Several studies have reported improvements in lipids after antiretroviral therapy (ART) switches to tenofovir disoproxil fumarate (TDF)-containing regimens. We assessed lipid-lowering effects of TDF by adding it to a stable ART regimen in this double-blind, placebo-controlled crossover study. We demonstrated that non-HDL-C, LDL-C and TC improved significantly over TDF vs. placebo treatment in HIV-infected individuals with dyslipidemia. Adding TDF to stable, virologically-suppressive ART regimens improved lipid parameters, supporting a lipid-lowering effect of TDF.
PMCID: PMC2913151  PMID: 20495438
Dyslipidemia; Tenofovir; Complications of Antiretroviral therapy
15.  Global Pharmacovigilance for Antiretroviral Drugs: Overcoming Contrasting Priorities 
PLoS Medicine  2011;8(7):e1001054.
Jur Strobos and colleagues describe the deliberations of a recent multi-stakeholder meeting discussing the creation of a sustainable global pharmacovigilance system for antiretroviral drugs that would be applicable in resource limited settings.
PMCID: PMC3130019  PMID: 21750668
16.  Treatment with pravastatin and fenofibrate improves atherogenic lipid profiles but not inflammatory markers in ACTG 5087 
Journal of clinical lipidology  2010;4(4):279-287.
Statins and fibrates alter lipids, apolipoproteins and inflammatory markers in persons without HIV. The objective of this study was to evaluate changes in lipoproteins, apolipoproteins and other markers of inflammation with the use of pravastatin and fenofibrate.
Evaluation of participants in ACTG A5087, a randomized trial of pravastatin 40 mg/day or fenofibrate 200 mg/day for the treatment of dyslipidemia. Participants that failed single-agent therapy at week 12 were given the combination.
Participants with available specimens were tested for apolipoproteins A1 and B, adiponectin, plasminogen-activator inhibitor type 1 (PAI-1), P-selectin, and high-sensitivity C-reactive protein (hs-CRP).
74 participants (37 per randomized arm) received either pravastatin or fenofibrate for 12 weeks with 60 receiving combination treatment from weeks 12–48. There were no significant changes in hs-CRP, PAI-1, and P-selectin. From baseline to week 12, the median Apo B levels (−8 mg/dL, P=0.01 for fenofibrate and −27 mg/dL, P<0.01 for pravastatin) and ApoB/A1 ratios (−0.16, P<0.01 for both arms) significantly decreased. From baseline to week 48, median adiponectin (−1 ng/dL, P<0.01), Apo B (−22 mg/dL, P<0.01) and Apo B/A1 ratios (−0.2, P<0.01) all decreased in those who went on combination therapy, whereas Apo A1 (9.5 mg/dL, P=0.01) levels increased.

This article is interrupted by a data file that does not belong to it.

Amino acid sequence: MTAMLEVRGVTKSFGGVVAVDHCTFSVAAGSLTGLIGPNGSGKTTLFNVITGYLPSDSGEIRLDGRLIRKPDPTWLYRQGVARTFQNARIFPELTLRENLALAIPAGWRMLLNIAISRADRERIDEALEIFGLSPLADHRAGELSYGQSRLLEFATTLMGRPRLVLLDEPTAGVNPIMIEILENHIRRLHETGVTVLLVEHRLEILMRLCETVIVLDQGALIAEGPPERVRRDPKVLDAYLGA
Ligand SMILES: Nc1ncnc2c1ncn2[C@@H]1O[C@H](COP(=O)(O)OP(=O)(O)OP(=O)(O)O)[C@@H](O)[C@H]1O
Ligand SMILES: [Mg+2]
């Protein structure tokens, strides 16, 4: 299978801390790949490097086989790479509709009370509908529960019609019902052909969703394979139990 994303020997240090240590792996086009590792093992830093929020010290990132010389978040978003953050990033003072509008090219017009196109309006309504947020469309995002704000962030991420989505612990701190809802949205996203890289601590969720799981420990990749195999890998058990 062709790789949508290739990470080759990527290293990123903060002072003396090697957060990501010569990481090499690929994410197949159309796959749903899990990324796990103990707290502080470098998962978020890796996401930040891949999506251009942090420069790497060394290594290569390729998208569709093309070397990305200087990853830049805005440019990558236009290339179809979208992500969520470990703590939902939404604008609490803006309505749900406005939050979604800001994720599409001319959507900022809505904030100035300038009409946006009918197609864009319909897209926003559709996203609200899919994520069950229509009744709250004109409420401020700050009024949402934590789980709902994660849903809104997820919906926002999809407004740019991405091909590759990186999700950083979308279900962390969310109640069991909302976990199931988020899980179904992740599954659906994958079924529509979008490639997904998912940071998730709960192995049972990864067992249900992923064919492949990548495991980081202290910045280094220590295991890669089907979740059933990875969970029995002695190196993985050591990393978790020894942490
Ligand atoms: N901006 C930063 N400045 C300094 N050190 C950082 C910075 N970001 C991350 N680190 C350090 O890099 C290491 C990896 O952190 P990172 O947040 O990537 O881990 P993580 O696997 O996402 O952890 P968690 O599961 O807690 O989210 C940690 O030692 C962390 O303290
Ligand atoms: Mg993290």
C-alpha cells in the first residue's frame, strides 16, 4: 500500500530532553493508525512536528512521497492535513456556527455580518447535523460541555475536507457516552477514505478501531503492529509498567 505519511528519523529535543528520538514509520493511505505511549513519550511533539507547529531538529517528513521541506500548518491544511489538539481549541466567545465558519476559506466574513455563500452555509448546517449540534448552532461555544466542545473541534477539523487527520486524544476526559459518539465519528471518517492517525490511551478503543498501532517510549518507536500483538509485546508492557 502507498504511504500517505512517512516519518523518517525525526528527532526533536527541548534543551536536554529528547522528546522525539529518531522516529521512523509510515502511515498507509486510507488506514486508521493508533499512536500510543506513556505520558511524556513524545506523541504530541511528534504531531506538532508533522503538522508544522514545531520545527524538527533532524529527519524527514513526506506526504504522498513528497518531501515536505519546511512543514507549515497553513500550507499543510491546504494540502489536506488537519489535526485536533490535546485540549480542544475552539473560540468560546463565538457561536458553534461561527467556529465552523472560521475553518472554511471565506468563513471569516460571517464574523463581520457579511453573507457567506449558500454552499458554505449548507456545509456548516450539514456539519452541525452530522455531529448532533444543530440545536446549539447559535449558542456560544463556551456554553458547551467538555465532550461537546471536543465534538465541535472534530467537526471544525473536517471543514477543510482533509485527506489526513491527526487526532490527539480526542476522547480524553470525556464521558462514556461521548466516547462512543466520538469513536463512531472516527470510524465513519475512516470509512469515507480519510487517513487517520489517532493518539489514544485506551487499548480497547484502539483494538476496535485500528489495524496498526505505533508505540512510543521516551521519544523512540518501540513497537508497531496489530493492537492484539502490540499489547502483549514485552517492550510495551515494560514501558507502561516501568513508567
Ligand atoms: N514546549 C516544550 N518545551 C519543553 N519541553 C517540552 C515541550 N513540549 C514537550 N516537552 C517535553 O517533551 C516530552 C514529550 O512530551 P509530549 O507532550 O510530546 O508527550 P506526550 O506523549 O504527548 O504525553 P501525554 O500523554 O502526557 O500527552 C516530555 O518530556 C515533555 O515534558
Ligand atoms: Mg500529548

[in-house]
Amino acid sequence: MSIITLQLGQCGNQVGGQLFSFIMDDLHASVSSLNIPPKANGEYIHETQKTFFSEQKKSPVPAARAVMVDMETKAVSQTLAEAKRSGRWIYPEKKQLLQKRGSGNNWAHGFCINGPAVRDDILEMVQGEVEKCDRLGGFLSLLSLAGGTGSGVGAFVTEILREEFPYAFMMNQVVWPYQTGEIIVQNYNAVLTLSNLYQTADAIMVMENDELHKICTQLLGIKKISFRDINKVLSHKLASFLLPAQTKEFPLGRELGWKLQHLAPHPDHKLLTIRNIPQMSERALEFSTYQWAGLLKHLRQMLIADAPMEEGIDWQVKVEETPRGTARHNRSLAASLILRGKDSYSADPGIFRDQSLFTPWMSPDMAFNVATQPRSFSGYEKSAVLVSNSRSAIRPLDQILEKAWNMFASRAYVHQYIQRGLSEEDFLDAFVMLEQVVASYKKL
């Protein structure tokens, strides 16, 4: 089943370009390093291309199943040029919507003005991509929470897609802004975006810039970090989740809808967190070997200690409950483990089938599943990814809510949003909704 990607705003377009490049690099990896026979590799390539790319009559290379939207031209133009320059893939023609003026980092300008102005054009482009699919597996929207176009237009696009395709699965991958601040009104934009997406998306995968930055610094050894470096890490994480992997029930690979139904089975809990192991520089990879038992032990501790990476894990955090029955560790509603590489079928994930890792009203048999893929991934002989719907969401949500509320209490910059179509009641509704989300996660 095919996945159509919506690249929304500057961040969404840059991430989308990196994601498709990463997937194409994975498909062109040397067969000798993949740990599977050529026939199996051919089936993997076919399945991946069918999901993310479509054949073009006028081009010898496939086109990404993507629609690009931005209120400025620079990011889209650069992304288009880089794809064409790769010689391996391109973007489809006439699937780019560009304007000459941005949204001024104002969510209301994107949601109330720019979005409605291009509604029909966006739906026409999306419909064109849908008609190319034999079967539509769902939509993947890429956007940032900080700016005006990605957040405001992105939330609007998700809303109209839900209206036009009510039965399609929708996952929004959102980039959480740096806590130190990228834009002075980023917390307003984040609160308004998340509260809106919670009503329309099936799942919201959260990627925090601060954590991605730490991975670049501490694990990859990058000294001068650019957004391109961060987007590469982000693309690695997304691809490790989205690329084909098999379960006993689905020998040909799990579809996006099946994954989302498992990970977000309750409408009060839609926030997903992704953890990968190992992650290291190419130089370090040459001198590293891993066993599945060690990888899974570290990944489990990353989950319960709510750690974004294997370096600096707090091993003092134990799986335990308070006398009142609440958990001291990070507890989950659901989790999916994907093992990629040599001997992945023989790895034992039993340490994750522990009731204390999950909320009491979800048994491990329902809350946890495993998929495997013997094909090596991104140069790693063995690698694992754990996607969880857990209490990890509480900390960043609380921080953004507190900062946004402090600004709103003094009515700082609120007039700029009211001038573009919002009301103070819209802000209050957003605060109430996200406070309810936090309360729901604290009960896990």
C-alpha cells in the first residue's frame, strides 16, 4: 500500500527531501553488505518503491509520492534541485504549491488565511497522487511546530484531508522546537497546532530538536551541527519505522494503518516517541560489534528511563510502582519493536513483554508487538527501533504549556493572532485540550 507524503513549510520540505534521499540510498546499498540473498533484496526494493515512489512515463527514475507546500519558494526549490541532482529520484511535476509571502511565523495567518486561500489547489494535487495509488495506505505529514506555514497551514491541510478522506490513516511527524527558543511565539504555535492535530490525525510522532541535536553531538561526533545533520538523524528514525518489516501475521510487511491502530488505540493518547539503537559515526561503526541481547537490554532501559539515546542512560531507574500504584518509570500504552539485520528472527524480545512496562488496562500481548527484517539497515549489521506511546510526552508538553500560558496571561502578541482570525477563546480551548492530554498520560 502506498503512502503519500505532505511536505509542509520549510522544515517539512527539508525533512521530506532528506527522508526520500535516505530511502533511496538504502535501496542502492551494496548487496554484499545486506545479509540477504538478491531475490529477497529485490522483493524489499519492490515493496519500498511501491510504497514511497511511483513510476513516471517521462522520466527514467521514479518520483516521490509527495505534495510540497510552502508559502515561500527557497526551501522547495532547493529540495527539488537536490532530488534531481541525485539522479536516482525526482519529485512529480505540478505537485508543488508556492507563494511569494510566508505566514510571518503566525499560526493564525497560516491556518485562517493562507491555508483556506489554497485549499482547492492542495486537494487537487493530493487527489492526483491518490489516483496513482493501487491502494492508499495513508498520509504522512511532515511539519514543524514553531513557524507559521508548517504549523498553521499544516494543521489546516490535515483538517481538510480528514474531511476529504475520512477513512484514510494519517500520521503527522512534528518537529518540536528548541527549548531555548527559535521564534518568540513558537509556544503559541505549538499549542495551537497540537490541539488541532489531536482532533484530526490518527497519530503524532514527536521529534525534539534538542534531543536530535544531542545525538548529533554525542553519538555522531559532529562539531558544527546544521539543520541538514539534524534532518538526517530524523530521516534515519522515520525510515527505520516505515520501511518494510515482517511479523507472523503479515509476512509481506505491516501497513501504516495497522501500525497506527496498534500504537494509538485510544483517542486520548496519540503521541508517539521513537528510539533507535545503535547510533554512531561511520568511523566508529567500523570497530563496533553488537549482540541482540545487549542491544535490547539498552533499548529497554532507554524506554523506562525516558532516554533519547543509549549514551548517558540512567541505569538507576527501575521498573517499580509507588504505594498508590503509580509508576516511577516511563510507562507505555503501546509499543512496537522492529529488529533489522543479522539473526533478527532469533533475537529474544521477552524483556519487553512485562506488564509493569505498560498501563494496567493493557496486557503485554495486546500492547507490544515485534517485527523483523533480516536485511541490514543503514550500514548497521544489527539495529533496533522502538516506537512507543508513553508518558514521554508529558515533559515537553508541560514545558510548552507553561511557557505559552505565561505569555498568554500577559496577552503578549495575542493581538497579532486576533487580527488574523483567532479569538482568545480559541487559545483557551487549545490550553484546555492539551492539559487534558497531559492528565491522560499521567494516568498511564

Treatment with pravastatin or fenofibrate improves the atherogenic lipid profile within the first 12 weeks and is sustained through 48 weeks with combination therapy. Adiponectin levels decrease with lipid-lowering therapy. However, markers of inflammation and platelet activation were not appreciably changed suggesting that the biologic properties of these agents differ in persons with HIV infection.
PMCID: PMC2932453  PMID: 20824151
Dyslipidemia; Inflammation; Lipoproteins; Apolipoproteins; HIV; Antiretroviral therapy; Pravastatin; Fenofibrate
17.  Virologic Outcome of Using Tenofovir/Emtricitabine to Treat Hepatitis B in HIV-Coinfected Patients 
ISRN Gastroenterology  2011;2011:405390.
Goal. To study the effect of combination antiviral therapy with tenofovir and emtricitabine or lamivudine with and without prior monotherapy with lamivudine. Study. We reviewed charts of 31 HIV-/HBV-coinfected patients. Twelve 3TC-naïve patients initially received tenofovir plus emtricitabine. Nineteen epivir experienced patients who had previously failed epivir were given tenofovir plus emtricitabine. Results. Baseline median HBV DNA was similar in the epivir-naïve (5.8×107 copies/mL) and experienced group (7.3×107 copies/mL, P = .65). The median time to complete suppression of HBV was 466 days in the naïve group and 877 days in the experienced (P = .001). After 12 months, 6/10 (60%) naïve patients and 3/14 (21%) experienced patients had HBV DNA below the detectionlimit (P = .067). After 24 months, 5/5 (100%) naïve patients and 4/13 (31%) experienced patients had an undetectable HBV DNA level (P = .015). Conclusions. The median time to suppression of HBV DNA was significantly shorter among treatment naïve patients. There was a significantly greater proportion of naïve patients with suppressed HBV DNA at 24 months. Our results support using initial dual therapy in those with HIV/HBV coinfection.
PMCID: PMC3168392  PMID: 21991507
18.  The virologic and immunologic effects of Cyclosporine A as an adjunct to antiretroviral therapy in patients treated during acute and early HIV-1 infection 
The Journal of infectious diseases  2010;201(9):1298-1302.
Acute HIV-1 infection is characterized by high levels of immune activation. Immunomodulation with Cyclosporin A combined with antiretroviral therapy (ART) in the setting of acute and early HIV-1 infection has been reported to result in enhanced immune reconstitution. Fifty-four individuals with acute and early infection were randomized to receive ART with 4 weeks of Cyclosporine A versus ART alone. In 48 subjects who completed the study, there were no significant differences between treatment arms in levels of proviral DNA or CD4+ T cell counts. Adjunctive therapy with Cyclosporine A in this setting does not provide apparent virologic or immunologic benefit.
PMCID: PMC2851487  PMID: 20235838
19.  Health Needs of HIV-Infected Women in the United States: Insights from The Women Living Positive Survey 
AIDS Patient Care and STDs  2011;25(5):279-285.